On View: ‘Art Werger — etchings and mezzotints’
The influence of film noir, as well as tributes to Alfred Hitchcock’s cinematic techniques, can be seen in some of the prints in “Art Werger — etchings and mezzotints.” Werger’s artwork is in The Garver Gallery, 18 S. Bedford St., Suite 318, and is the featured exhibit through Saturday.
Werger’s narrative mezzotints portray realistic scenes as viewed from unusual angles to evoke a dream-like detachment from the events for the viewer. The images put the viewer into an all-knowing/all-seeing position as the subjects are often observed from an oblique aerial angle or from an objective distance.
“All of my work involves a level of voyeurism or intrusion,” Werger said in his Garver Gallery artist’s statement. “I want my images to create a tension based on phobic response, whether it’s a fear of falling or drowning. I want to elicit an active response to the representational image. Rather than intending to comfort the viewer, I want to challenge preconceptions.”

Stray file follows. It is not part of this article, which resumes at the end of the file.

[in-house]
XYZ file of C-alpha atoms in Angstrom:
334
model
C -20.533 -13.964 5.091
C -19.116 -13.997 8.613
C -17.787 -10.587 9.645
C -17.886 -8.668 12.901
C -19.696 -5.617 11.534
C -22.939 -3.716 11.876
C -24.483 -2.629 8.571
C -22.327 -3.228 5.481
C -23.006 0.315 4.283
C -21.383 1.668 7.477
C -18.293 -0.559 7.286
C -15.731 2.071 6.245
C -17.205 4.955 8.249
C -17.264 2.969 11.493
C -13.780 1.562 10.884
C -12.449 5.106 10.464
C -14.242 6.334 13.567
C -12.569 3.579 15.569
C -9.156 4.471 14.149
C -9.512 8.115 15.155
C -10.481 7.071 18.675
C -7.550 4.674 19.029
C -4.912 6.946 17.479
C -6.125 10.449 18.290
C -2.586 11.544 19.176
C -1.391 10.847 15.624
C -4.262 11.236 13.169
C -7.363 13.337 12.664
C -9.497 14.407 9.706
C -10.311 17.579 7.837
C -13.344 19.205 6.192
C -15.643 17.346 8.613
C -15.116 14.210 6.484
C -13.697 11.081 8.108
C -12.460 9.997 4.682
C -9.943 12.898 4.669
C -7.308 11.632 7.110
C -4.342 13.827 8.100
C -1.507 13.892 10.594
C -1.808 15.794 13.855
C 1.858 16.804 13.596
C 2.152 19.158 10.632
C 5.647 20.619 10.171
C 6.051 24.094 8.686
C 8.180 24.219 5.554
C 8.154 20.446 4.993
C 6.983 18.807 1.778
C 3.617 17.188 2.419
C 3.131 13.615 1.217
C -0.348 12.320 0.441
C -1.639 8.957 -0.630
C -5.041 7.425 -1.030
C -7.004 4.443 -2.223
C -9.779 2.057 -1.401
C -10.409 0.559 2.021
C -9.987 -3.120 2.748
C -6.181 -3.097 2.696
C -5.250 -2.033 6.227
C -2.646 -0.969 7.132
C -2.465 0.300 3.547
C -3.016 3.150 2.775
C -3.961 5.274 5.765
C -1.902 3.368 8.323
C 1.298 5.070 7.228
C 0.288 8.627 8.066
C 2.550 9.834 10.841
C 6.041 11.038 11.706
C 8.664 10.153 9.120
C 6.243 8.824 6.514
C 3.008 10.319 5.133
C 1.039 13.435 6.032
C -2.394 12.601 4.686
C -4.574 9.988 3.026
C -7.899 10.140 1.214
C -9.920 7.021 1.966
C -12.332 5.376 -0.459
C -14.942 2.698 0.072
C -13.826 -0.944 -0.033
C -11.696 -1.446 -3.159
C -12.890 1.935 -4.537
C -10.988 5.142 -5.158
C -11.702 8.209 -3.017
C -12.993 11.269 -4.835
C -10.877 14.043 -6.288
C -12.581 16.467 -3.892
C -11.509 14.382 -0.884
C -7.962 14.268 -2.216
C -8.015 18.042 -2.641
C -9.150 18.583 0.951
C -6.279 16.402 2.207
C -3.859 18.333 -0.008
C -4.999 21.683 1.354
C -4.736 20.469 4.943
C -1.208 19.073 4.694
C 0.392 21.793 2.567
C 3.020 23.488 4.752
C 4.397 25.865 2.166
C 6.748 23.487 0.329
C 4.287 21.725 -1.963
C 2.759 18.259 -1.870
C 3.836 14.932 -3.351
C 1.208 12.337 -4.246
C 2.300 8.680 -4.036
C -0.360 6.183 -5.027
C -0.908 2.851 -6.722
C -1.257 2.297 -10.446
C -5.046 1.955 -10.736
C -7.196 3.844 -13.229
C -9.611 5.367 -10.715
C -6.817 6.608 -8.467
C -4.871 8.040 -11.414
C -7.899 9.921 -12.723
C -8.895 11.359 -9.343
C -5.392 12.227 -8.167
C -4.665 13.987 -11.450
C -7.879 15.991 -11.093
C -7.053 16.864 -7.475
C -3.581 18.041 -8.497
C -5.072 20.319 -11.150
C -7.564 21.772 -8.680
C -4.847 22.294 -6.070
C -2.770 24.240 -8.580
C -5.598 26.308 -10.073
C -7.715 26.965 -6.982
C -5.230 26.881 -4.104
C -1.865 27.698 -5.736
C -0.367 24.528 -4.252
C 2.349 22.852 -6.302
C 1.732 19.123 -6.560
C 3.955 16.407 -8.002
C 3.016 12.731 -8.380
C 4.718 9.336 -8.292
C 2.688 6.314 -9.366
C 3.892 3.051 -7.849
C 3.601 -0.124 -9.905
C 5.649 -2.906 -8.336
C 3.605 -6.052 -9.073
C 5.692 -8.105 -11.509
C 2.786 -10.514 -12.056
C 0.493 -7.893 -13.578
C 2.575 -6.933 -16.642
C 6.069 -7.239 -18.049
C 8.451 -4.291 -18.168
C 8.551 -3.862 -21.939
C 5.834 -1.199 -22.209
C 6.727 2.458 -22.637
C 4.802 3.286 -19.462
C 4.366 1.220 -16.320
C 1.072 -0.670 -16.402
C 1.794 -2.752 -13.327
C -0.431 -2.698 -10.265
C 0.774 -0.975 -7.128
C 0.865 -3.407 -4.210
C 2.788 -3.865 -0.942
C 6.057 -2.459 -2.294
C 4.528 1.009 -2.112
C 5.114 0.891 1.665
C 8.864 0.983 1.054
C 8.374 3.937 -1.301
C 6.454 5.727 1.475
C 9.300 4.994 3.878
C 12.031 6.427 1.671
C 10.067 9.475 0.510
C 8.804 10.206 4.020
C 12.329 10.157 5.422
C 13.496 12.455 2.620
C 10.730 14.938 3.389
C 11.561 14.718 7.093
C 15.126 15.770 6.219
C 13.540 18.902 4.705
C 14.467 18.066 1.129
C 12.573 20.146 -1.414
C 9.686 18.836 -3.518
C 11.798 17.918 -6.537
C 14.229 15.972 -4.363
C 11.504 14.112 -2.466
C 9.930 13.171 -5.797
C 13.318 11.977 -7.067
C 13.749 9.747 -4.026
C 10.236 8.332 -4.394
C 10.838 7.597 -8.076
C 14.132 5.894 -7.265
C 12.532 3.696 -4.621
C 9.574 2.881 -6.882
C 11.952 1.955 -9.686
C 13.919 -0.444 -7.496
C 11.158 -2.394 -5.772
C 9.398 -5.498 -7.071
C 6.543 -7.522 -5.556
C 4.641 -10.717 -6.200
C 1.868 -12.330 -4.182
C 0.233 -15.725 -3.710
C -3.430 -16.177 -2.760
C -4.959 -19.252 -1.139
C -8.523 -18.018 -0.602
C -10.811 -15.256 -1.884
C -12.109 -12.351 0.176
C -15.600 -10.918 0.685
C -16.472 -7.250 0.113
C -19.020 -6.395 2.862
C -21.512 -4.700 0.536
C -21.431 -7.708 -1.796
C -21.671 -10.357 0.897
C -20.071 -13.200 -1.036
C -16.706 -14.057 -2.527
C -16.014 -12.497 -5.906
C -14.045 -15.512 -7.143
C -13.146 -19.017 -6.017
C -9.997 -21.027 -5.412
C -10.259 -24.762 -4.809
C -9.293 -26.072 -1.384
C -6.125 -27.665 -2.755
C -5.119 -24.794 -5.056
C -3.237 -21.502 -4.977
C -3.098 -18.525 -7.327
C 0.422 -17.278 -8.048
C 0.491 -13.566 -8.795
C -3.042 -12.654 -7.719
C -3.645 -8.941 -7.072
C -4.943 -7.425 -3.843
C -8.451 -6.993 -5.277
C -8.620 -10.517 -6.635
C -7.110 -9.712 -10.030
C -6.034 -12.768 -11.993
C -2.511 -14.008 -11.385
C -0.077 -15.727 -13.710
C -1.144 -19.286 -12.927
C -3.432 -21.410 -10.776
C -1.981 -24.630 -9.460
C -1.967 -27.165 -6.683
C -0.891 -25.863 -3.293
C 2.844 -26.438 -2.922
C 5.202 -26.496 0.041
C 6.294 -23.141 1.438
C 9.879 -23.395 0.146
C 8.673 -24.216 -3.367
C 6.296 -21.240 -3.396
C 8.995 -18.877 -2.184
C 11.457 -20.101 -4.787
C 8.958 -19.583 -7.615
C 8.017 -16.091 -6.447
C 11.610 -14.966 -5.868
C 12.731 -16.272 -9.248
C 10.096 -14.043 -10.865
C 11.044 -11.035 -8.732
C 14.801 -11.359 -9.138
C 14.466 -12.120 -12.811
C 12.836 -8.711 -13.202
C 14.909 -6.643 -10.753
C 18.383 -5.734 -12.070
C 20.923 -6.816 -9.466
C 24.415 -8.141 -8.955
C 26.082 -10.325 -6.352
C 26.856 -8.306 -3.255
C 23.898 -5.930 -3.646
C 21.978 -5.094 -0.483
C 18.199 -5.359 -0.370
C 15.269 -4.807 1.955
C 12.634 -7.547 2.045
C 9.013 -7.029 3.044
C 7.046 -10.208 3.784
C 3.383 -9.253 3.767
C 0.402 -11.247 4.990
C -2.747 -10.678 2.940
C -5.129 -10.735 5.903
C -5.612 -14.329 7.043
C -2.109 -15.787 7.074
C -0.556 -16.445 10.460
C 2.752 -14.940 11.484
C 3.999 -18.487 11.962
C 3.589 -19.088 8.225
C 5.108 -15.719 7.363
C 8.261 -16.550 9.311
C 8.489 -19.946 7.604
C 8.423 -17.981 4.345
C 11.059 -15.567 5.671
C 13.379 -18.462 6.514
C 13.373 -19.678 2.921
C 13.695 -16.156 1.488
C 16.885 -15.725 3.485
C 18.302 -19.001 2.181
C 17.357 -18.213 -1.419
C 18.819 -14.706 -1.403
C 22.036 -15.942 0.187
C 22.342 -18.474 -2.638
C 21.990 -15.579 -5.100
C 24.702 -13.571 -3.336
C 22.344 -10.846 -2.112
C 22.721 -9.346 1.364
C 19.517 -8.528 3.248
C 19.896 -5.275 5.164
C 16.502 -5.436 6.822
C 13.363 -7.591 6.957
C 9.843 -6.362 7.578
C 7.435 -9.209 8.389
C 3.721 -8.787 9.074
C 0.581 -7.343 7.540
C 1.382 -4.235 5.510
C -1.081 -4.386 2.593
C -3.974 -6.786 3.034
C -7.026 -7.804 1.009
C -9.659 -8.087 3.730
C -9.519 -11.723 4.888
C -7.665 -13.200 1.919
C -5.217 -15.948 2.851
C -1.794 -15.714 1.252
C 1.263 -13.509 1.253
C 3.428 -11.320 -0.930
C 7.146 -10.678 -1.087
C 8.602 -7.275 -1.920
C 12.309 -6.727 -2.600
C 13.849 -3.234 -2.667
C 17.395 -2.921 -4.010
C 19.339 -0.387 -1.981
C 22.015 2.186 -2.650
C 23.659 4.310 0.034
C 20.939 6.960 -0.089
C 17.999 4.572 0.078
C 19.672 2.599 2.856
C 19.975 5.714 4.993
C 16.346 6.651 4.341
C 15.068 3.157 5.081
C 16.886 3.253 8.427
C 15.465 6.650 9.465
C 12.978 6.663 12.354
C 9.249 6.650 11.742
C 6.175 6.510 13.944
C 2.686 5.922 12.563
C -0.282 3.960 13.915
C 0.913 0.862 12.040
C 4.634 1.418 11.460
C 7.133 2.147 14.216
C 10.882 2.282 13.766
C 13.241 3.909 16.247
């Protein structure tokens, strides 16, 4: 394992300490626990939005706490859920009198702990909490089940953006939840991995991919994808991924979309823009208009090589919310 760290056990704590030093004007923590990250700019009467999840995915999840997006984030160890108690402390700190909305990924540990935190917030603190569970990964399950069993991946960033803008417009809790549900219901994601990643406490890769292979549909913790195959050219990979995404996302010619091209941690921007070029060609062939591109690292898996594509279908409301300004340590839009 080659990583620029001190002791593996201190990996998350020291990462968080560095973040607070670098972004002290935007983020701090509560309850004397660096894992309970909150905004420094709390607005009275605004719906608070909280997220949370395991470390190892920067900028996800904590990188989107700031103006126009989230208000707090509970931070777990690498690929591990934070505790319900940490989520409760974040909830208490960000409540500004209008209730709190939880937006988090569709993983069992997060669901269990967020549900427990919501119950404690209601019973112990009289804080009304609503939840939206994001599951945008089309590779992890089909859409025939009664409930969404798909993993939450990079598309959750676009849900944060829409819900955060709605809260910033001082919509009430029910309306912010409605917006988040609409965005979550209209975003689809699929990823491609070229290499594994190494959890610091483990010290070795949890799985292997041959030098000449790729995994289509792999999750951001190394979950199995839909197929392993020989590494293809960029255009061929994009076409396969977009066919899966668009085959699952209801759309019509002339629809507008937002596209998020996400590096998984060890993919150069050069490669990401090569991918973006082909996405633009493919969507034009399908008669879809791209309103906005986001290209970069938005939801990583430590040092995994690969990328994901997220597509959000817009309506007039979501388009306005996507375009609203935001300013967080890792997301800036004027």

Although he studied illustration and painting at the Rhode Island Institute for Design, Werger switched to printmaking more than 30 years ago and is now a professor in the printmaking program at Ohio University. He works primarily in the media of etching and mezzotint because he enjoys the processes that permanently fix the images onto a metal surface.
A technique used for the reproduction of paintings in the 17th to early 19th centuries, mezzotint involves engraving a copper or steel plate. The surface of the plate is partially roughened for shading, and/or partially scraped smooth for light areas.
Werger is best known for his aerial images of cities and suburbs along with the narrative mezzotints.
— Robyn Norton